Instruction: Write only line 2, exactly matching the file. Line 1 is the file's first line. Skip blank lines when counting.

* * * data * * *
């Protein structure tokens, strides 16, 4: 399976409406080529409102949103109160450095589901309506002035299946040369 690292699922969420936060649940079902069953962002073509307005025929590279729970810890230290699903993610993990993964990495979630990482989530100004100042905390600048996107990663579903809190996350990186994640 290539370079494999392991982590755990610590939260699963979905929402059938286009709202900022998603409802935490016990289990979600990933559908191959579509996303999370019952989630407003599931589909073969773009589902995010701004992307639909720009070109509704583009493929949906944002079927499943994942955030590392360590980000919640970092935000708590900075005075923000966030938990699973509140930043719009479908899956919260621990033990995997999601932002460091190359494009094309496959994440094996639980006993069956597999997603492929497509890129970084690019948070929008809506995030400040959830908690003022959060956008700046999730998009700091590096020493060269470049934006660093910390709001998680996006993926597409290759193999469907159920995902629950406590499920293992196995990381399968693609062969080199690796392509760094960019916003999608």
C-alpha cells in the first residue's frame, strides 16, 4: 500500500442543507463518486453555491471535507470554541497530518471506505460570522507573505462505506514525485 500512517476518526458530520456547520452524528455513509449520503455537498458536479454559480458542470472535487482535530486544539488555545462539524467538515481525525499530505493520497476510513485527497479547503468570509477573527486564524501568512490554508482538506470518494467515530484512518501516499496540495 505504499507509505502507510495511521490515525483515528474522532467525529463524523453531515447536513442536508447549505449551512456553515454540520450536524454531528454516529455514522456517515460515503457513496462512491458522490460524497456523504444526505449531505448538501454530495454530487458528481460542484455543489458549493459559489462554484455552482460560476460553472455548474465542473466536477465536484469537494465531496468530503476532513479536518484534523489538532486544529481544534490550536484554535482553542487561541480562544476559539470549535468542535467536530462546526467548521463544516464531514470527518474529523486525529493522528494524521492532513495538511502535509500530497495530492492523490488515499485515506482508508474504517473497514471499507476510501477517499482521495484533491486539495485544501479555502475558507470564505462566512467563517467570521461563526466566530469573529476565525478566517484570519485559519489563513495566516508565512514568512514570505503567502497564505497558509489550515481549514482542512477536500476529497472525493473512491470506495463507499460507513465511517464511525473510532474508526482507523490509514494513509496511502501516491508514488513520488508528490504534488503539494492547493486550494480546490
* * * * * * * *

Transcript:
C-alpha cells in the first residue's frame, strides 16, 4: 500500500442543507463518486453555491471535507470554541497530518471506505460570522507573505462505506514525485 500512517476518526458530520456547520452524528455513509449520503455537498458536479454559480458542470472535487482535530486544539488555545462539524467538515481525525499530505493520497476510513485527497479547503468570509477573527486564524501568512490554508482538506470518494467515530484512518501516499496540495 505504499507509505502507510495511521490515525483515528474522532467525529463524523453531515447536513442536508447549505449551512456553515454540520450536524454531528454516529455514522456517515460515503457513496462512491458522490460524497456523504444526505449531505448538501454530495454530487458528481460542484455543489458549493459559489462554484455552482460560476460553472455548474465542473466536477465536484469537494465531496468530503476532513479536518484534523489538532486544529481544534490550536484554535482553542487561541480562544476559539470549535468542535467536530462546526467548521463544516464531514470527518474529523486525529493522528494524521492532513495538511502535509500530497495530492492523490488515499485515506482508508474504517473497514471499507476510501477517499482521495484533491486539495485544501479555502475558507470564505462566512467563517467570521461563526466566530469573529476565525478566517484570519485559519489563513495566516508565512514568512514570505503567502497564505497558509489550515481549514482542512477536500476529497472525493473512491470506495463507499460507513465511517464511525473510532474508526482507523490509514494513509496511502501516491508514488513520488508528490504534488503539494492547493486550494480546490